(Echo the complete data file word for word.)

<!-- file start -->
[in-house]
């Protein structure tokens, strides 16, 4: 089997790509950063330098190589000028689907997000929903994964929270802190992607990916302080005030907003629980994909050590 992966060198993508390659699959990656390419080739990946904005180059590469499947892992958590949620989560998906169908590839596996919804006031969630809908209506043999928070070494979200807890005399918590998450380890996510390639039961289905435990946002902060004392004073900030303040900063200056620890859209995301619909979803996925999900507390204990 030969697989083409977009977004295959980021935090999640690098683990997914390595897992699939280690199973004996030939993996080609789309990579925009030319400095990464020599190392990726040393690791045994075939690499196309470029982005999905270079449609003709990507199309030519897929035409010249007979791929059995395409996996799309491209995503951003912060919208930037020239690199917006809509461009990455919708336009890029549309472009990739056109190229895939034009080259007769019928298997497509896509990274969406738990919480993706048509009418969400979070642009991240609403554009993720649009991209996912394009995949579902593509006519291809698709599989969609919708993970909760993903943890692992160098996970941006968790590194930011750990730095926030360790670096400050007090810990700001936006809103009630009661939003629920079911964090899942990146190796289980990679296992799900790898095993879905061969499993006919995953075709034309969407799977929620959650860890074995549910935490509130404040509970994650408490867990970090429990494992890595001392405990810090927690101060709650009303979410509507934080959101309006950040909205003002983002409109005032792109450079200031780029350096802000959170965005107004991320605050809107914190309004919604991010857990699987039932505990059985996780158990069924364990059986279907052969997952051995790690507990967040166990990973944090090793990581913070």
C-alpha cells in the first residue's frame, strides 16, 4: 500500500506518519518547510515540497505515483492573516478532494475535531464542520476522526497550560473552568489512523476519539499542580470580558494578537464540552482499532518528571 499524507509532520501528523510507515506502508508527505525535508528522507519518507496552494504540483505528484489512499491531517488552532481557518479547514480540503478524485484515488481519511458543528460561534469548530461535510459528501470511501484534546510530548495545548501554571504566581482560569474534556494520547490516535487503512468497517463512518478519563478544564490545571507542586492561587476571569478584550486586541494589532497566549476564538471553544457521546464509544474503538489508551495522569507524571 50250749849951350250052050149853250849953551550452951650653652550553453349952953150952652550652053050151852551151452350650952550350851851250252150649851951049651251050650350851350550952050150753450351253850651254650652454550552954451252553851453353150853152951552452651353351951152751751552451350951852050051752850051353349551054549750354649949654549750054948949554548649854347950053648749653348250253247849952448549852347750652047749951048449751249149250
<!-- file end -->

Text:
[in-house]
């Protein structure tokens, strides 16, 4: 089997790509950063330098190589000028689907997000929903994964929270802190992607990916302080005030907003629980994909050590 992966060198993508390659699959990656390419080739990946904005180059590469499947892992958590949620989560998906169908590839596996919804006031969630809908209506043999928070070494979200807890005399918590998450380890996510390639039961289905435990946002902060004392004073900030303040900063200056620890859209995301619909979803996925999900507390204990 030969697989083409977009977004295959980021935090999640690098683990997914390595897992699939280690199973004996030939993996080609789309990579925009030319400095990464020599190392990726040393690791045994075939690499196309470029982005999905270079449609003709990507199309030519897929035409010249007979791929059995395409996996799309491209995503951003912060919208930037020239690199917006809509461009990455919708336009890029549309472009990739056109190229895939034009080259007769019928298997497509896509990274969406738990919480993706048509009418969400979070642009991240609403554009993720649009991209996912394009995949579902593509006519291809698709599989969609919708993970909760993903943890692992160098996970941006968790590194930011750990730095926030360790670096400050007090810990700001936006809103009630009661939003629920079911964090899942990146190796289980990679296992799900790898095993879905061969499993006919995953075709034309969407799977929620959650860890074995549910935490509130404040509970994650408490867990970090429990494992890595001392405990810090927690101060709650009303979410509507934080959101309006950040909205003002983002409109005032792109450079200031780029350096802000959170965005107004991320605050809107914190309004919604991010857990699987039932505990059985996780158990069924364990059986279907052969997952051995790690507990967040166990990973944090090793990581913070």
C-alpha cells in the first residue's frame, strides 16, 4: 500500500506518519518547510515540497505515483492573516478532494475535531464542520476522526497550560473552568489512523476519539499542580470580558494578537464540552482499532518528571 499524507509532520501528523510507515506502508508527505525535508528522507519518507496552494504540483505528484489512499491531517488552532481557518479547514480540503478524485484515488481519511458543528460561534469548530461535510459528501470511501484534546510530548495545548501554571504566581482560569474534556494520547490516535487503512468497517463512518478519563478544564490545571507542586492561587476571569478584550486586541494589532497566549476564538471553544457521546464509544474503538489508551495522569507524571 50250749849951350250052050149853250849953551550452951650653652550553453349952953150952652550652053050151852551151452350650952550350851851250252150649851951049651251050650350851350550952050150753450351253850651254650652454550552954451252553851453353150853152951552452651353351951152751751552451350951852050051752850051353349551054549750354649949654549750054948949554548649854347950053648749653348250253247849952448549852347750652047749951048449751249149250